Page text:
So this is where I'm at with my 3D on-line virtual astrometrics laboratory:
I don't even have proper gravity yet, it's that primitive. :-)
I've had this web page hooked up to my telescope, and used it to process astrovideo data in real-time. It's not just a pretty face.
Pretty much everything is improved. Framerates are up. Caches are in. The LEP module now only requires 5MB of download to predict the moon's position to 1 meter accuracy, and runs twice as fast. The comms framework has moved beyond bouncing chat messages from ipad to desktop, to a level which allows peer-to-peer video streaming, in theory. (From WebSockets to WebRTC.)
Actually, I seem to be in a slight project pause. This happens from time to time. Usually once all my first-round technology goals are complete, and I realize it's all going to work as well as I hoped, I get kind of stunned by the sheer scale of it. It seems to be part of the process.
Step 1 is to dream your impossible dreams. That's the easy and fun part. Technology is the science and art of making the impossible real, so set out to do something impossible, but cool.
Step 2 is to learn why it's currently impossible. It often comes down to some critical component not being available, like perfect diodes, or superconductors, or a non-exponential algorithm.
Step 3 is to look around and realize that someone created exactly that last year, or found a way to make them unnecessary. Read lots of papers and science journals.
Now you're off to the races.
Because now you're in possession of that most valuable kind of knowledge: a single true fact that 99.999% of other people still believe to be false. You know it can be done, against the prevailing common-sense.
Of course, if you discover the critical component is still impossible, well, too bad. Project over. Try again some other day.
Failure is quick and easy. You write "does not work" and move on to a different approach. It's the usual outcome. It's when it all goes right that you have to occasionally stop for breath... In my case because I didn't really plan this far ahead. I wasn't sure I'd get here.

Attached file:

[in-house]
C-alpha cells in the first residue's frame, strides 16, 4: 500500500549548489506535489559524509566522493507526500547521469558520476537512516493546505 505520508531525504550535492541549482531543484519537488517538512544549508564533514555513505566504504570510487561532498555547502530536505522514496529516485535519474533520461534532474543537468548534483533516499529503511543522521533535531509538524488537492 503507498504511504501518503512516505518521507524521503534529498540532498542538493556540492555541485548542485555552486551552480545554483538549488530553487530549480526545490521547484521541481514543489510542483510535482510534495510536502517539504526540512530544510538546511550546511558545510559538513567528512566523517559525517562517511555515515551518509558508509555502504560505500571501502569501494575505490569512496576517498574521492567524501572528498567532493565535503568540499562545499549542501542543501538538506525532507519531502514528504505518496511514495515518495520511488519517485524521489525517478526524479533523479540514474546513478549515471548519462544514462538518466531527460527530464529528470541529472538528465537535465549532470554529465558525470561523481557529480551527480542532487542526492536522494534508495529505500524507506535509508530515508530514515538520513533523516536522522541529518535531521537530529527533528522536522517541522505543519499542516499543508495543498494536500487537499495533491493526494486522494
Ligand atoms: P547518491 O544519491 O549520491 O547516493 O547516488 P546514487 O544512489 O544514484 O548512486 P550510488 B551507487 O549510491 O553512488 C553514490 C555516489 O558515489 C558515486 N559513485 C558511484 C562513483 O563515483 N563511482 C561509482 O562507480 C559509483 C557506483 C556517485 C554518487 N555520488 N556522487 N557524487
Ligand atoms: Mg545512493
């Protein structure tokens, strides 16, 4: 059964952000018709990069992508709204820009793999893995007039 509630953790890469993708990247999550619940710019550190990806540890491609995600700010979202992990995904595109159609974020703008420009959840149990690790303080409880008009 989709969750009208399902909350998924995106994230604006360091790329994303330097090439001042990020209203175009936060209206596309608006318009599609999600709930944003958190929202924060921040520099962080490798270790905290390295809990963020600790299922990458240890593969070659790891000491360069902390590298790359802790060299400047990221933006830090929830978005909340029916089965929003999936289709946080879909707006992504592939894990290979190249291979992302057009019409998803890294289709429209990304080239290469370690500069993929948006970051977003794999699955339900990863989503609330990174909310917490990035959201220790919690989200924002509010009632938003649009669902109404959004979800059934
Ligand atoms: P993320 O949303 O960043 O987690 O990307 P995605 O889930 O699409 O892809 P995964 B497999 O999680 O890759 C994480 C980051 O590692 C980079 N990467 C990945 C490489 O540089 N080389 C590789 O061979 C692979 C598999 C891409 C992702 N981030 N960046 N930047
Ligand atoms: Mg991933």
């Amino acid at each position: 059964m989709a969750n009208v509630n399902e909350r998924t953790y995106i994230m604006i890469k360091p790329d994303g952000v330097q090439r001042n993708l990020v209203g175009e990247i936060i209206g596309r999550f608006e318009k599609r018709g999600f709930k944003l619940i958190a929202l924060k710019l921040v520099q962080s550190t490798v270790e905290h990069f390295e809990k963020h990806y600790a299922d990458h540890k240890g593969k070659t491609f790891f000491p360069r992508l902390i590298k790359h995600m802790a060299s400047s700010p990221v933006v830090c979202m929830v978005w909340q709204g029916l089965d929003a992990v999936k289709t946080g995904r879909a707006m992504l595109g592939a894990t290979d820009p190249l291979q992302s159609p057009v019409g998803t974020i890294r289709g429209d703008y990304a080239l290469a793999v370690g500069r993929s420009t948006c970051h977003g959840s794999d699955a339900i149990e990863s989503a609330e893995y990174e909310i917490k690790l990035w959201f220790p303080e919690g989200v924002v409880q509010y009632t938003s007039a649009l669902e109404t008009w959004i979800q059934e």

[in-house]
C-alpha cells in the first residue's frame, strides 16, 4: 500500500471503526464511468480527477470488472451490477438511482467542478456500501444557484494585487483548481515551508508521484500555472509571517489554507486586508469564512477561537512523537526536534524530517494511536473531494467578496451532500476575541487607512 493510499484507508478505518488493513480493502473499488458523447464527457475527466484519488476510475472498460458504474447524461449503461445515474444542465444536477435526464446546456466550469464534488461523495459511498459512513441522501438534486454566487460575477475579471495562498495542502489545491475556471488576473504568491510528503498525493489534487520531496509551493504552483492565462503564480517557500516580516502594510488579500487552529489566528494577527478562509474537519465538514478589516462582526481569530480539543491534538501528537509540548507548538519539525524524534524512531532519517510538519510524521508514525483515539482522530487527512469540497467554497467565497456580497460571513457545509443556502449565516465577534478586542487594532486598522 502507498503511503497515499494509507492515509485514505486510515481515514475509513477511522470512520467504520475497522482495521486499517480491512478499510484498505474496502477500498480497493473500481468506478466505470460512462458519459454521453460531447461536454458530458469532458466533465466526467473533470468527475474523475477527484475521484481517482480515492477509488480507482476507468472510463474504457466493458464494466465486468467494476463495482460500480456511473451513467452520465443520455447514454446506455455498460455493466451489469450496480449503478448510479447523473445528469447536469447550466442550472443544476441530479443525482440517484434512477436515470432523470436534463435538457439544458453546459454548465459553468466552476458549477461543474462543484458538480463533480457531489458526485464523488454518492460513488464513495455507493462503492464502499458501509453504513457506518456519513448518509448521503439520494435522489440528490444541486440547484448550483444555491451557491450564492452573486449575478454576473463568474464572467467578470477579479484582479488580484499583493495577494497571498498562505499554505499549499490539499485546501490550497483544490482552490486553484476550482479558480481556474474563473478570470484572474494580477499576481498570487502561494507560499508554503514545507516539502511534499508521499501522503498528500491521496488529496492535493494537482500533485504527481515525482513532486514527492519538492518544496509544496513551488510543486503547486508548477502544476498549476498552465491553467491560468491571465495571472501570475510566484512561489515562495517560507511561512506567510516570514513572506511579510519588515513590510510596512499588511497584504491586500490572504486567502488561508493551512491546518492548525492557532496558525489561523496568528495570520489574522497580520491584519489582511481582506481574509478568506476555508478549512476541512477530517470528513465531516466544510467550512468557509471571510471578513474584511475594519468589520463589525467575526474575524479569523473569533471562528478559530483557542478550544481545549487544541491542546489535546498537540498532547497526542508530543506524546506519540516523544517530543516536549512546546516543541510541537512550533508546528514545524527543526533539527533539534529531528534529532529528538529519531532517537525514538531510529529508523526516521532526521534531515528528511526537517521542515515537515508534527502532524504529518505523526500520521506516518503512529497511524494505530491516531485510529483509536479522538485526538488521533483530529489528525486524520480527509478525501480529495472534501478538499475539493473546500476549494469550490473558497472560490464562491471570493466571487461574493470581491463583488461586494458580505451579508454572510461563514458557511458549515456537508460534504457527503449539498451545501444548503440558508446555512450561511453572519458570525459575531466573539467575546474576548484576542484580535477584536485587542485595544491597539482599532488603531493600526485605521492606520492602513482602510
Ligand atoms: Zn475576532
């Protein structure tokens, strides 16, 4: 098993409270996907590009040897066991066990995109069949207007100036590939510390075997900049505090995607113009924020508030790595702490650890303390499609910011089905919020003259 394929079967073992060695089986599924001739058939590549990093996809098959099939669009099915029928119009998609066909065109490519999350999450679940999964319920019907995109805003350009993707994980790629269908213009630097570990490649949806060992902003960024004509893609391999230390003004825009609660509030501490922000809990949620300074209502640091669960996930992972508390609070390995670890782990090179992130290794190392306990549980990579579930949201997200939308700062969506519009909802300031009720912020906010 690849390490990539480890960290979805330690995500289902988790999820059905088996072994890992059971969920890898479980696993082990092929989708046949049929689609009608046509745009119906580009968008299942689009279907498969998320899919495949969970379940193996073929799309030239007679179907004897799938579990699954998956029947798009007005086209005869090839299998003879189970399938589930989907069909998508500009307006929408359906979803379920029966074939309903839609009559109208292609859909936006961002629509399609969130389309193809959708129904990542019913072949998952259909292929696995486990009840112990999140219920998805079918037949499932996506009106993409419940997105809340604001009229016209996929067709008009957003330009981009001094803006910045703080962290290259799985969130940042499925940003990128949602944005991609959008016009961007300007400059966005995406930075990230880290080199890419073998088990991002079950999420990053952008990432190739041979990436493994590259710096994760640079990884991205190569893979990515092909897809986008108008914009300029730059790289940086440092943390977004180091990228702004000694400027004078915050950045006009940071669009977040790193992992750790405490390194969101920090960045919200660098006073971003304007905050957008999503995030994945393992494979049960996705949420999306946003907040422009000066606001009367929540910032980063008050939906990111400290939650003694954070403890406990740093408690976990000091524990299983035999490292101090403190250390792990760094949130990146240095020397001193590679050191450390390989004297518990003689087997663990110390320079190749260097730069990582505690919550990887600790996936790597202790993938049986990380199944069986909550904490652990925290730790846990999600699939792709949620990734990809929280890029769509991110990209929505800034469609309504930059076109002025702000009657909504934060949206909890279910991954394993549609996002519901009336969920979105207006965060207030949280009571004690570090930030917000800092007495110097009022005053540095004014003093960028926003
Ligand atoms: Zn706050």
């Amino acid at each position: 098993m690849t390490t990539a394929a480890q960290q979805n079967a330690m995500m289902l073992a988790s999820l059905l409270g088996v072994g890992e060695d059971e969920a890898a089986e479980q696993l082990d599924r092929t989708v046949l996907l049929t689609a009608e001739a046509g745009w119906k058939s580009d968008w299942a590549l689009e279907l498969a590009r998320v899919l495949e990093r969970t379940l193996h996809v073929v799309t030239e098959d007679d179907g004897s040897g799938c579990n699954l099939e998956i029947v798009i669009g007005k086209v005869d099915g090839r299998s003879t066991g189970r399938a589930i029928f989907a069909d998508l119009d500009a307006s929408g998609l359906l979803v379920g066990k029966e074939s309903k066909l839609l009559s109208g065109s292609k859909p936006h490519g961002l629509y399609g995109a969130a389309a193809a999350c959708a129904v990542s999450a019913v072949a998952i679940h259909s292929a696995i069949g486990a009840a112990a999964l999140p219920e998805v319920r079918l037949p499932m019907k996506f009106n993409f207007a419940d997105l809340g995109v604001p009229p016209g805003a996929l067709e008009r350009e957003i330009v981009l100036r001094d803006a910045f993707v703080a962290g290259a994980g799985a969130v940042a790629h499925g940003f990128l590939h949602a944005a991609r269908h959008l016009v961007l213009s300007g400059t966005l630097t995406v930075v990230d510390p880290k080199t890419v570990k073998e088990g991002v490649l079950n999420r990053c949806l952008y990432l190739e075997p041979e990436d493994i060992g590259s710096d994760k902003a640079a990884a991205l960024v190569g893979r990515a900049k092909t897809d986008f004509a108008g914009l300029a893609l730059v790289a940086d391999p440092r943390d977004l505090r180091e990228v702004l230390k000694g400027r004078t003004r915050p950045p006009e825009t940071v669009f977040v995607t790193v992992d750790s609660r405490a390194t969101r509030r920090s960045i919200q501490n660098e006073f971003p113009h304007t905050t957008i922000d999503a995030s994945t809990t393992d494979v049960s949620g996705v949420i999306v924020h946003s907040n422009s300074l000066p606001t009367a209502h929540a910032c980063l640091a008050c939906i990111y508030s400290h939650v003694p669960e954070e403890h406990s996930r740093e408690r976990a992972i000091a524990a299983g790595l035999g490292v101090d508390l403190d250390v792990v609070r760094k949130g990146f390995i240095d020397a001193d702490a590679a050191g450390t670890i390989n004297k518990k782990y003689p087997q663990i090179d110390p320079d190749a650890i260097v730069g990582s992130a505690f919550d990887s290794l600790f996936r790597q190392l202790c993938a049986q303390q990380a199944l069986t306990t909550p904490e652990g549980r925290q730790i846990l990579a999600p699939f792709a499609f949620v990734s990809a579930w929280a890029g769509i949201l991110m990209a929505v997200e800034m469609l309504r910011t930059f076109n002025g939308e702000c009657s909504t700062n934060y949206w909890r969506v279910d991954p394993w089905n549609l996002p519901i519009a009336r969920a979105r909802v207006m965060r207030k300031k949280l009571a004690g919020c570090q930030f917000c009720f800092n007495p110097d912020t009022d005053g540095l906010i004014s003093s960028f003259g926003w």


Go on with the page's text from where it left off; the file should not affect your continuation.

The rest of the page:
What matters now is engaging other people in the project, hence the very literal focus on 'Player Avatars' and peer-to-peer protocols. This is where the project strays slightly from the core astronomy focus, and starts involving psychology. For example, the particular choice of avatar that you 'inhabit' can have a profound impact on your self-perception, and even your ability to learn.
For example, I'm thinking of representing all 'players' in the environment as Astronauts. One-size-fits-all generic international space-suit to start with. you may get customizable patches. Michelle had the brilliant idea of letting the suits be 'marked up' by the environment - spend a lot of time in front of the Sun, and you get tanned. That kind of thing. If you have a webcam pointed at your head, we might even be able to go around 'visors up' and see each other's real faces.
At the opposite end of the scale, imagine if, upon entering what was purported to be a Massively Multi-Scientist Online Research Environment, you were embodied in the avatar of Donald Duck. A world populated with multi coloured giant Donald Ducks. There would be an element of cognitive dissonance that would not serve the intentions of the environment.
One excellent researcher said (I paraphrase) "Avatars have a profoundly positive influence when they represent us at our best. As we wish to be."
I'm guessing if you're insanely, professionally interested in the stars, you secretly always wanted to be an astronaut. I know I did.
To this end, I've been watching documentaries on Space Suits from around the world. Even standardizing on suits has the opportunity to introduce a vast range of what I like to think of as 'virtual hats'. From homages to history, through to some rather stylish modern threads.